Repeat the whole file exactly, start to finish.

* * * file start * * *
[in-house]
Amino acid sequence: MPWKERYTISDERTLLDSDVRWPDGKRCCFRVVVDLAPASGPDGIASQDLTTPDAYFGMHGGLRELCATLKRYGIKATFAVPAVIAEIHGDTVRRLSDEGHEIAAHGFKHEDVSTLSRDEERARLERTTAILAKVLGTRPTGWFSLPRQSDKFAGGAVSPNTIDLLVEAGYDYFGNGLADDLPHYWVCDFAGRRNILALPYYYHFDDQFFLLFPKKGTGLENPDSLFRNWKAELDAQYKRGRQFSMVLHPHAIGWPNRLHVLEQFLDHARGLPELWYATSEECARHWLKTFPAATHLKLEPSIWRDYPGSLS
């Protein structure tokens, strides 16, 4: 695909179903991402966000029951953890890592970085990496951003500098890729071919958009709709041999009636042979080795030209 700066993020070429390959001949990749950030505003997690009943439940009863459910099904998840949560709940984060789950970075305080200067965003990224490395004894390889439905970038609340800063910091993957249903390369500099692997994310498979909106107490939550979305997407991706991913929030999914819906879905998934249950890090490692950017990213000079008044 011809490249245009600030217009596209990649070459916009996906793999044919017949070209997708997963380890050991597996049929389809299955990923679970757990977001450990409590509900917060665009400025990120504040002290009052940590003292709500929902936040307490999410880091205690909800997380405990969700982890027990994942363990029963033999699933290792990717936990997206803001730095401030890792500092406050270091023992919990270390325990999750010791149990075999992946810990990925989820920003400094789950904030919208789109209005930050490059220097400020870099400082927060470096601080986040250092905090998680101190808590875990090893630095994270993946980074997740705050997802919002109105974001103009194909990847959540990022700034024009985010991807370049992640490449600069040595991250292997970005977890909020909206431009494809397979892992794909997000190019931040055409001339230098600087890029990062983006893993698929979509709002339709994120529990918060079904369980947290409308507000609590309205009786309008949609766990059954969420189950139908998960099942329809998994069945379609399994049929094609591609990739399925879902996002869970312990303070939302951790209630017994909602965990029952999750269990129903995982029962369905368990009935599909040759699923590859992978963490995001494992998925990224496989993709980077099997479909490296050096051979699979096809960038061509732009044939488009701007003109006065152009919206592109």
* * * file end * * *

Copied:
[in-house]
Amino acid sequence: MPWKERYTISDERTLLDSDVRWPDGKRCCFRVVVDLAPASGPDGIASQDLTTPDAYFGMHGGLRELCATLKRYGIKATFAVPAVIAEIHGDTVRRLSDEGHEIAAHGFKHEDVSTLSRDEERARLERTTAILAKVLGTRPTGWFSLPRQSDKFAGGAVSPNTIDLLVEAGYDYFGNGLADDLPHYWVCDFAGRRNILALPYYYHFDDQFFLLFPKKGTGLENPDSLFRNWKAELDAQYKRGRQFSMVLHPHAIGWPNRLHVLEQFLDHARGLPELWYATSEECARHWLKTFPAATHLKLEPSIWRDYPGSLS
């Protein structure tokens, strides 16, 4: 695909179903991402966000029951953890890592970085990496951003500098890729071919958009709709041999009636042979080795030209 700066993020070429390959001949990749950030505003997690009943439940009863459910099904998840949560709940984060789950970075305080200067965003990224490395004894390889439905970038609340800063910091993957249903390369500099692997994310498979909106107490939550979305997407991706991913929030999914819906879905998934249950890090490692950017990213000079008044 011809490249245009600030217009596209990649070459916009996906793999044919017949070209997708997963380890050991597996049929389809299955990923679970757990977001450990409590509900917060665009400025990120504040002290009052940590003292709500929902936040307490999410880091205690909800997380405990969700982890027990994942363990029963033999699933290792990717936990997206803001730095401030890792500092406050270091023992919990270390325990999750010791149990075999992946810990990925989820920003400094789950904030919208789109209005930050490059220097400020870099400082927060470096601080986040250092905090998680101190808590875990090893630095994270993946980074997740705050997802919002109105974001103009194909990847959540990022700034024009985010991807370049992640490449600069040595991250292997970005977890909020909206431009494809397979892992794909997000190019931040055409001339230098600087890029990062983006893993698929979509709002339709994120529990918060079904369980947290409308507000609590309205009786309008949609766990059954969420189950139908998960099942329809998994069945379609399994049929094609591609990739399925879902996002869970312990303070939302951790209630017994909602965990029952999750269990129903995982029962369905368990009935599909040759699923590859992978963490995001494992998925990224496989993709980077099997479909490296050096051979699979096809960038061509732009044939488009701007003109006065152009919206592109």